We now prove the third property. Recall that , the set of real continuous functions on , is a vector space over with equality defined pointwise, and by the first property. To verify that is a linear subspace of , we must check that contains the additive identity function, and is closed under addition of functions and multiplication by real scalars . The zero function (additive identity) is clearly in . If with expansion coefficients and with expansion coefficients , then for every , is a valid set of expansion coefficients because it is absolutely summable by the triangle inequality. It is easily verified using (1) that has expansion coefficients , and hence, and is a vector space over . By the second property, is a linear subspace of , and inherits the standard inner product with the nuance that , implies that is the everywhere zero function. This subtlety arises because continuous functions in represent the corresponding equivalence classes of functions in . This proves the third property. ∎
In Theorem 1, we are not concerned with whether is a closed linear subspace of with respect to the standard -norm (which would imply that is complete, and therefore, a sub-Hilbert space of ). This is because equality in is defined pointwise, whereas equality in when embedded in is defined -almost everywhere. The proof of correctness of our transient signal decomposition algorithm will rely critically on the pointwise convergence assumption. For this reason, we also do not pursue developing as the closed linear span of a Schauder basis of decaying exponential signals associated with . We next illustrate some properties of transient signals that will naturally engender our algorithm as a corollary.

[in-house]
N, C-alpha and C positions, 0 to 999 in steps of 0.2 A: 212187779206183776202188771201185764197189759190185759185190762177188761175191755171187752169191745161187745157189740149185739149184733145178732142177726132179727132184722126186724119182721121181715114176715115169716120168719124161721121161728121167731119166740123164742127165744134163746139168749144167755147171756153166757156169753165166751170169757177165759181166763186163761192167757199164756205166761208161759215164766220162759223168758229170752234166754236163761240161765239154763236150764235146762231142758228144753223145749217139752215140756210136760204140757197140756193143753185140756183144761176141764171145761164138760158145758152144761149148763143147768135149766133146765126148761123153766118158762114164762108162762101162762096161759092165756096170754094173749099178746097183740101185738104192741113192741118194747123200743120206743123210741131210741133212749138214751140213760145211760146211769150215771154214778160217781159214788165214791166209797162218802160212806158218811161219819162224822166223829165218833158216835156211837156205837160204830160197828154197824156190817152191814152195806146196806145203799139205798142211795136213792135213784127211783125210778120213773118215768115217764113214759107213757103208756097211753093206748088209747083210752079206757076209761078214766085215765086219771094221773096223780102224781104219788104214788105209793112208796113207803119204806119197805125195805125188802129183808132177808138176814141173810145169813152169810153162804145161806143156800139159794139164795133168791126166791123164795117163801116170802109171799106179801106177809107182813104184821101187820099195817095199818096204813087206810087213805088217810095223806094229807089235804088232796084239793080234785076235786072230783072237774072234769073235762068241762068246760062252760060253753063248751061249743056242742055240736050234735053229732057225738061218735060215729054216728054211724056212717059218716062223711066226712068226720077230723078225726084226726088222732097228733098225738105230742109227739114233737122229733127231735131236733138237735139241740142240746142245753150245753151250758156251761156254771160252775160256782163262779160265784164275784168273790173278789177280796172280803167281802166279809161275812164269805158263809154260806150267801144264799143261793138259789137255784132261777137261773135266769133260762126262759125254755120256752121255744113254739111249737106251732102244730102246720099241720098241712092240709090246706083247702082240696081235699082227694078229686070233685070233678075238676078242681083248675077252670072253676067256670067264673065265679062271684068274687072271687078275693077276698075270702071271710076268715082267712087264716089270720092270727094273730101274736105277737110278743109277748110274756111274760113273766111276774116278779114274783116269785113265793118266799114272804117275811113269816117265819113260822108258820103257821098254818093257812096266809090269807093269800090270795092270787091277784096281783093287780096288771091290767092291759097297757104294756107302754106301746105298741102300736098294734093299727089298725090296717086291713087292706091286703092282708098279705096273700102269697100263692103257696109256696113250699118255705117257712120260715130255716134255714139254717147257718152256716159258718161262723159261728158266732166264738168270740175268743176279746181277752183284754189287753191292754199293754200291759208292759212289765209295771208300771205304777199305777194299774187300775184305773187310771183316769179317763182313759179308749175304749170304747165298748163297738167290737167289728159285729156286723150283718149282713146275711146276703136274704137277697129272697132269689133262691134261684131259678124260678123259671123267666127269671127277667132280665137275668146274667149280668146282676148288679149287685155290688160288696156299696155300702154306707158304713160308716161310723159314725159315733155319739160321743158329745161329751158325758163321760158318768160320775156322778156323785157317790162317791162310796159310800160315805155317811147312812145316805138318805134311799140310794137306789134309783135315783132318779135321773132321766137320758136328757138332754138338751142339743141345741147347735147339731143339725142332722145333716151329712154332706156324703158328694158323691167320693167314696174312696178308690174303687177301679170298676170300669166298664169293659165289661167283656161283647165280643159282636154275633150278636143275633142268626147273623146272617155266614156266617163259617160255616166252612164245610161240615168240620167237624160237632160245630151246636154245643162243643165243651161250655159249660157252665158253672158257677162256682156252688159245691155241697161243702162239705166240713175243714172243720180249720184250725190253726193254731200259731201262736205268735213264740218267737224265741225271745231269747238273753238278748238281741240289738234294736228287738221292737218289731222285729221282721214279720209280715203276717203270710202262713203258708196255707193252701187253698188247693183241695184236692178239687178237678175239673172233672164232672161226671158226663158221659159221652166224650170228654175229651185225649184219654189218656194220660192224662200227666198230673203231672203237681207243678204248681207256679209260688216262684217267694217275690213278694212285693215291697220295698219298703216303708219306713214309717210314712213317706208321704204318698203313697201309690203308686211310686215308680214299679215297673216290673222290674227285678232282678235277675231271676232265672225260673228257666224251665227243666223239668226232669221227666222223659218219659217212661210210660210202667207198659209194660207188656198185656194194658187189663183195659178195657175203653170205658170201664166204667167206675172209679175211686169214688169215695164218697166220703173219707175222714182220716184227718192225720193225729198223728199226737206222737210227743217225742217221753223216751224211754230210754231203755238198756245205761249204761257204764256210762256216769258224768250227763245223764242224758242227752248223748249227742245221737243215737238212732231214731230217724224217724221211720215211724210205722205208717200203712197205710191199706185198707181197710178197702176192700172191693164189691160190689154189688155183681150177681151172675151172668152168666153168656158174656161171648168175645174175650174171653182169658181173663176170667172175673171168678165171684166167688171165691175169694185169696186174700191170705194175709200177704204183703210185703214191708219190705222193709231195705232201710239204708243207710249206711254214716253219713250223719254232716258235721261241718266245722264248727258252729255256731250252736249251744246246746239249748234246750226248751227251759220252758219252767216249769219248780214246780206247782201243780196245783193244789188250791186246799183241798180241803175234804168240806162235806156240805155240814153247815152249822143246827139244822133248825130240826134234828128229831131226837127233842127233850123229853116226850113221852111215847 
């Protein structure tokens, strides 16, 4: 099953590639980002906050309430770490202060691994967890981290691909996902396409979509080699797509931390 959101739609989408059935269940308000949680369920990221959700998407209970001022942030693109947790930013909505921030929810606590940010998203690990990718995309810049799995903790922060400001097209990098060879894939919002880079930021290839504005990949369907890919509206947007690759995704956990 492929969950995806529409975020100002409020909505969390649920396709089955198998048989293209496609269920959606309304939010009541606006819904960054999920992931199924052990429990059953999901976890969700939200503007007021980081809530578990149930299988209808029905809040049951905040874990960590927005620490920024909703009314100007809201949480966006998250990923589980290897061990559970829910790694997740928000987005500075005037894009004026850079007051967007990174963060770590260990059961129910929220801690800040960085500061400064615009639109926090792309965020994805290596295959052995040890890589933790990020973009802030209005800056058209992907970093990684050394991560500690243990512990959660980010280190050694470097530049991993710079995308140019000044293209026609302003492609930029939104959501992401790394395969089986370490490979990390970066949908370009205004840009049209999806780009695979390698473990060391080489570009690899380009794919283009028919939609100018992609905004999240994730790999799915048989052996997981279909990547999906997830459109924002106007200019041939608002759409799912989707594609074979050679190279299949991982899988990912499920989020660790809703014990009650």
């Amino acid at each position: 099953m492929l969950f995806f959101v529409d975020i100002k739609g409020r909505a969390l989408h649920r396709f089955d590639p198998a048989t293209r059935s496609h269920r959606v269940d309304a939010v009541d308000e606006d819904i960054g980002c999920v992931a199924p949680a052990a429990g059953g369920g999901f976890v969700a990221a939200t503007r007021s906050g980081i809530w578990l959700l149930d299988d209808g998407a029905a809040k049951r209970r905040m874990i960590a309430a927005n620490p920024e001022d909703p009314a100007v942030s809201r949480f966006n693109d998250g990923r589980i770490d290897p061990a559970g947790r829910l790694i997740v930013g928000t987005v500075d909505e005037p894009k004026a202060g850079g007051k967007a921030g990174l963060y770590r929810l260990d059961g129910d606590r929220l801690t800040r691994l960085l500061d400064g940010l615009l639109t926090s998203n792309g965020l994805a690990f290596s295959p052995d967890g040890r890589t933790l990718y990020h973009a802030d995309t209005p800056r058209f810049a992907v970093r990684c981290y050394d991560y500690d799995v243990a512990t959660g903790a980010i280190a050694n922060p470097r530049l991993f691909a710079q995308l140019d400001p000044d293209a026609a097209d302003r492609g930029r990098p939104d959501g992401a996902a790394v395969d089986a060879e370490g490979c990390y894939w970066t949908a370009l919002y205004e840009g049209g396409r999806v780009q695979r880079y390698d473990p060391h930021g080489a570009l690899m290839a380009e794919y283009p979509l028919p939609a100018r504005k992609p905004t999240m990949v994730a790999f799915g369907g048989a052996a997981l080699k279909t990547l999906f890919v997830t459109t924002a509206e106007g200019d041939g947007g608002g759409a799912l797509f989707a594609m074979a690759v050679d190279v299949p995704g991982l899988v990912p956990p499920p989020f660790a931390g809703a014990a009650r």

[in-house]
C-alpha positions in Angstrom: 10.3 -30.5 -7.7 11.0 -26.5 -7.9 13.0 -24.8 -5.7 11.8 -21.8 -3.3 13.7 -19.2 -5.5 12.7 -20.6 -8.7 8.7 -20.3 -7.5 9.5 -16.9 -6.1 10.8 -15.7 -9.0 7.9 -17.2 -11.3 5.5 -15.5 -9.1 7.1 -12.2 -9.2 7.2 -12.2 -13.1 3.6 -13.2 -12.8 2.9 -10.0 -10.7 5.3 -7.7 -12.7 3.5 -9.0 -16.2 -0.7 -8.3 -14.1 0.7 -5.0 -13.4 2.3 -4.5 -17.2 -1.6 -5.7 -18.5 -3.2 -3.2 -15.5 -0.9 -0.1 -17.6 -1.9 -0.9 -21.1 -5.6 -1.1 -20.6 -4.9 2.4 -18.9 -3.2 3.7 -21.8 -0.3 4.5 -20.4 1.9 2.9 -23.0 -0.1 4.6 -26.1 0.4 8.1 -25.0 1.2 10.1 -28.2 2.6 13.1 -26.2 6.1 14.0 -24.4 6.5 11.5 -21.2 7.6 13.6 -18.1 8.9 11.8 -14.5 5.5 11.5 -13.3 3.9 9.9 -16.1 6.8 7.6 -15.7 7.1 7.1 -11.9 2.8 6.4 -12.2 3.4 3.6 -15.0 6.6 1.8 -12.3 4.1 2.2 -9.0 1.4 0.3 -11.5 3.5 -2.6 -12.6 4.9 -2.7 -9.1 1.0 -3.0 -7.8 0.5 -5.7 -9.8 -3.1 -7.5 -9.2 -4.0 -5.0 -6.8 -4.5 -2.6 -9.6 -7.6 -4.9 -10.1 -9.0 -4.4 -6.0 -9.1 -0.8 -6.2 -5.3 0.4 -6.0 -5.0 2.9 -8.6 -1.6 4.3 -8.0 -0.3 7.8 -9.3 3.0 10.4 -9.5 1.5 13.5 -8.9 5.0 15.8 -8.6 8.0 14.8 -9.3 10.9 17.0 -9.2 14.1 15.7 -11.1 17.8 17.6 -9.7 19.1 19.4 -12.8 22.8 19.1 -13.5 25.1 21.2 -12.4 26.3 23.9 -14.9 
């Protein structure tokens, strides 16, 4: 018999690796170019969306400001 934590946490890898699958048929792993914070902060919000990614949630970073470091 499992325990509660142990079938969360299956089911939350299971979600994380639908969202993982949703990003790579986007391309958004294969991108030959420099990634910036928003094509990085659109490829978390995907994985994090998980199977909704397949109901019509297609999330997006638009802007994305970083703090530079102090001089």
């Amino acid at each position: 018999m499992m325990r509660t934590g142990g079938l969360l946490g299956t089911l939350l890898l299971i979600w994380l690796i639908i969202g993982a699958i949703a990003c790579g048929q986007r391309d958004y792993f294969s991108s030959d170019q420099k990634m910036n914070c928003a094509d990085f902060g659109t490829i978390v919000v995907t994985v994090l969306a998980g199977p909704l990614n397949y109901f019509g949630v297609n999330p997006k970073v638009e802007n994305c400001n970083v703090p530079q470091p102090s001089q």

Theorem 2 (Properties of Transient Signals).
Every transient signal with expansion coefficients satisfies:
Coefficient Isolation Property:
where denotes the natural logarithm, and we assume without loss of generality that for the third property.
Observe from (1) that for every :
where the first inequality follows from the triangle inequality and the continuity of , and the second inequality holds because is well-ordered. Since the summation in the rightmost expression is finite due to (10), letting produces the first property. Next, using the same sequence of steps with the aforementioned justifications, we again observe from (1) that for every :
from which we deduce the second property by letting .
The third property is a variant of the Laplace principle from large deviations theory (Lemma 1.2.15 in ), which is useful in deriving upper bounds of large deviation principles. Informally, it states that the rate of decay of a sum of decaying exponential functions is dominated by the slowest rate. We now prove the third property. Once again, we observe from (1) that for every :
Furthermore, we have:
using the continuity of , and the first property applied to the summation (which is a signal in , where forms a valid set of decay rates as is well-ordered). Since is finite by the assumption that , letting proves the third property. ∎
In the next section, we use Theorem 2 to derive our algorithm for performing transient signal decomposition.
Iv Computing Decay Rates and Expansion Coefficients
We now propose an iterative procedure through which we can recover the decay rates and expansion coefficients of any transient signal .
Transient Signal Decomposition Algorithm:
Let be the processed signal after the th iteration of the algorithm, , so that . At the th iteration, perform the following steps:
Set for every .
We note that termination at step identifies the most dominant rates in (1); if , then contained at most non-zero terms. The next theorem asserts that and is the set of expansion coefficients of .
Theorem 3 (Correctness of Algorithm).
For any transient signal with expansion coefficients such that , without loss of generality, the transient signal decomposition algorithm produces the correct decay rates and expansion coefficients: , and .